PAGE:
Q&A: Ask the experts
Our experts give their advice on banking, plus taxes for US citizens and unmarried couples
DON’T BANK ON IT Q
I am a UK resident and have owned a house in Brittany since 1989. My French bank recently asked me to send proof of residence in the UK by way of a recent utility bill or council tax bill, both of which I supplied. Now I have received a further letter from Crédit Mutuel asking me to send a completed auto-certification fiscale declaring my country of residence. This requests that if possible these documents are in French or accompanied by translations by a certified translator. I have also been asked for “mon numéro d’identification fiscal (NIF/US TIN)”. Have you heard of this requirement before and have you any idea how I can comply with it? Presumably just sending a copy of my UK income tax assessment is not enough and I somehow have to provide this attestation?
In order to increase tax transparency between countries, new regulations now apply which allow the automatic exchange of financial account information. Subsequent to the introduction of FATCA rules which apply to US citizens, the Common Reporting Standard (CRS) is now live in France, the UK and approximately 60 other jurisdictions.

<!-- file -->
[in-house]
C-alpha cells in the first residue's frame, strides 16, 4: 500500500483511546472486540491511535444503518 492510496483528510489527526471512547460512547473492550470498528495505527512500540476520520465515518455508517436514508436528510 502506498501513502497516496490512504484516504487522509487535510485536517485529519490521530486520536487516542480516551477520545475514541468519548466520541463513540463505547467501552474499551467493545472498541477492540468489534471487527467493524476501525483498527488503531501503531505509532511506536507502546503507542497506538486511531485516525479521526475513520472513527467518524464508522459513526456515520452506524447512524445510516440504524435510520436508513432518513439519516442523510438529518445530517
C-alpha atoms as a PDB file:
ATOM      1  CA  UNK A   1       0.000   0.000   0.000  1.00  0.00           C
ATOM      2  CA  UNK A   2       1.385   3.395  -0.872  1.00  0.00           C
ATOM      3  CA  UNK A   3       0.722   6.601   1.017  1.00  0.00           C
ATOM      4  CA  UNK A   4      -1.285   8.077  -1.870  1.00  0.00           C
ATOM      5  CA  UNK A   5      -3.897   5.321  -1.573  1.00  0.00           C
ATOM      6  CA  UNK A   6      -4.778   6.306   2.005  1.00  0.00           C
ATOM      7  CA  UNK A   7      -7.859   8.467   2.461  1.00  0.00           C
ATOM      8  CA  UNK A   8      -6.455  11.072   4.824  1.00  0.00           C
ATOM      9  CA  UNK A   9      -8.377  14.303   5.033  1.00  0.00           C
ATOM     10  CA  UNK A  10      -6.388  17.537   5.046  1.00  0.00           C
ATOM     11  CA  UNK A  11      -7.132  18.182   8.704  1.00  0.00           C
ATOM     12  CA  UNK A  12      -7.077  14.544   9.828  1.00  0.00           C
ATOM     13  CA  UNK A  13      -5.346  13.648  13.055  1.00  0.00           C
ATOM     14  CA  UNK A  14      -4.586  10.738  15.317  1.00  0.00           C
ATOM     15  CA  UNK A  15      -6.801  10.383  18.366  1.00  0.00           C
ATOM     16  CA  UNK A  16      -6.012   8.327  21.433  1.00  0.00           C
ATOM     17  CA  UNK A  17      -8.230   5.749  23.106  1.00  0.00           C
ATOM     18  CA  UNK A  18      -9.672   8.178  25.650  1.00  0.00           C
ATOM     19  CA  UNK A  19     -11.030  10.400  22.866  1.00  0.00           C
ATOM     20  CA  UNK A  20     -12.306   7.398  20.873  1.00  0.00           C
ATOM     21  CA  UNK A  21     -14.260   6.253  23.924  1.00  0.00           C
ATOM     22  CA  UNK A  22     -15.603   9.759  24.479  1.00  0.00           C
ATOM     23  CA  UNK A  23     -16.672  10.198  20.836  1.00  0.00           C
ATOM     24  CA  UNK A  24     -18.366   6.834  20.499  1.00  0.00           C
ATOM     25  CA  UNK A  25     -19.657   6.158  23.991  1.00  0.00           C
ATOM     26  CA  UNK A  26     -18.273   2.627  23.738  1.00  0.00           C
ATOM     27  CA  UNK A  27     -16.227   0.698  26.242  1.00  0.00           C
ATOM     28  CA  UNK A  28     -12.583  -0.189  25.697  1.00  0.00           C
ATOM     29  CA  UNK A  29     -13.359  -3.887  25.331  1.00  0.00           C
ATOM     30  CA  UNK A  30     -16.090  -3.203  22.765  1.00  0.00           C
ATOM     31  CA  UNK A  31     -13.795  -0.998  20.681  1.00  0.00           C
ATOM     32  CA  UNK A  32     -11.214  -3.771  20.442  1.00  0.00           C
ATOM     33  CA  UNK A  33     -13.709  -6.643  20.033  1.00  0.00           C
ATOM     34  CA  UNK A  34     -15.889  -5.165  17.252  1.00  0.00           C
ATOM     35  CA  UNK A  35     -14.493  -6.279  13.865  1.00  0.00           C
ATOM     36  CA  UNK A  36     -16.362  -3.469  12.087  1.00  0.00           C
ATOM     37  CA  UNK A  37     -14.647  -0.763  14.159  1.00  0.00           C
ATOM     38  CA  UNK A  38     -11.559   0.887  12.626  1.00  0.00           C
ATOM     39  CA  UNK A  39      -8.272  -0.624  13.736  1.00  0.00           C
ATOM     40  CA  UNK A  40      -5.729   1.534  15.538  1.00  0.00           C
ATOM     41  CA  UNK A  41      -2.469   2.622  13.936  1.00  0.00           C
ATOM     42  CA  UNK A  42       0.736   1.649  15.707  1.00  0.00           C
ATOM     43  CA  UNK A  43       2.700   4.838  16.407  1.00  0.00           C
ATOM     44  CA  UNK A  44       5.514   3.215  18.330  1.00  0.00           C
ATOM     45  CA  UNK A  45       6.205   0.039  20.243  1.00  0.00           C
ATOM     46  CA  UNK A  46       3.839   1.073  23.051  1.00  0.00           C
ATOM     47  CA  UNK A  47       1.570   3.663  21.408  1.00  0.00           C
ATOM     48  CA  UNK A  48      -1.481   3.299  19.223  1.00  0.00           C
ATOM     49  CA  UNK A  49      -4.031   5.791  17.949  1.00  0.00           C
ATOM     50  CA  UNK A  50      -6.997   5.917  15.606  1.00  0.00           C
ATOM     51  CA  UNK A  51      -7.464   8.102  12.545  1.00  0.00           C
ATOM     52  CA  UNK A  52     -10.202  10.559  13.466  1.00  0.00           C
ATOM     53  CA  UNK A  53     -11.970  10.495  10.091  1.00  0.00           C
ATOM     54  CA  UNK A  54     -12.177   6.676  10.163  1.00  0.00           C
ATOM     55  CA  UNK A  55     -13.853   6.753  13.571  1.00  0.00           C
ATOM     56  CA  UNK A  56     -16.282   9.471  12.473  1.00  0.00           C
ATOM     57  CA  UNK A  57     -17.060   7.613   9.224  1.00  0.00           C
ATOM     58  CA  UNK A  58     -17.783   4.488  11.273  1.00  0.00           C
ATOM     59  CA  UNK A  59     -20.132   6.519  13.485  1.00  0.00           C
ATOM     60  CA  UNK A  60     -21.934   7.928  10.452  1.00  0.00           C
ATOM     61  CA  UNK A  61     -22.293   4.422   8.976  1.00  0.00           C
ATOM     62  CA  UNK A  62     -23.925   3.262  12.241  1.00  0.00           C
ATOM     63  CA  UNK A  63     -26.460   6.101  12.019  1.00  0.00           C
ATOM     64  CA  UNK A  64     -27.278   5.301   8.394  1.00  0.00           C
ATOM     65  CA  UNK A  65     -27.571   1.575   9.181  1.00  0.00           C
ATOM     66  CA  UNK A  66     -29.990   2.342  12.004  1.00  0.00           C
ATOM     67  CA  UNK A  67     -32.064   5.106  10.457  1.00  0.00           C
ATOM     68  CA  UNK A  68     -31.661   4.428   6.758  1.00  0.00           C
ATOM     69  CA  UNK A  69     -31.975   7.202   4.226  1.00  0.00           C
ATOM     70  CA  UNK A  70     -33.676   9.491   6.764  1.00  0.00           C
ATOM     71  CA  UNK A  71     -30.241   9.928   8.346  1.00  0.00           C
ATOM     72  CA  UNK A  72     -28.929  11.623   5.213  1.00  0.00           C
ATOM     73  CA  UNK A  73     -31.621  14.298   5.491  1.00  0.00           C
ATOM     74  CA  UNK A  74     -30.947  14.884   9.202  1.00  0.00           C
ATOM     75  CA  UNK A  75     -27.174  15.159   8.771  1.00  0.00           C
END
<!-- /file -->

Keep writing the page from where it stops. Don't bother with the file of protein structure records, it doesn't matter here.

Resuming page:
Since 1 January 2016, all financial institutions in these countries have been obliged to collect information on tax residency of all new account holders. This information is now also essential for any existing clients who are a tax resident in another country.
Your bank will therefore need to establish your country of tax residence and to do so will request you to complete a self-certification document ‘ auto- certification de la résidence fiscale’. They are also required to carry out a reasonableness check, and may therefore request you to provide various documents to support your declaration.
The documents requested may vary from bank to bank, and also depend upon their experience of dealing with non-resident clients. For example, we can easily recognise valid UK tax documents and we have no requirement for a certified translation into French.
In 2017, and annually thereafter, French financial institutions are required to transmit relevant information regarding your account balance, interest, dividends, etc, to the French tax authorities. This information will subsequently be shared with the tax authorities of your country of fiscal residence. It is therefore vitally important that your bank has the correct information regarding your country of fiscal residence. They will also ask for your TIN (Tax Identification Number), more commonly known in the UK as UTR (Unique Taxpayer Reference), however you may not have one if you have always paid your UK taxes via PAYE. Your NINO (National Insurance Number) may be acceptable as an alternative.
If you do not comply with their selfcertification requirements within the specified timescale, it is likely that the bank will determine your country of fiscal residence based on details they already hold concerning you, and make the declaration to the relevant tax authorities on this basis.
If you need any assistance in determining where you are resident for tax purposes you should consult a tax expert.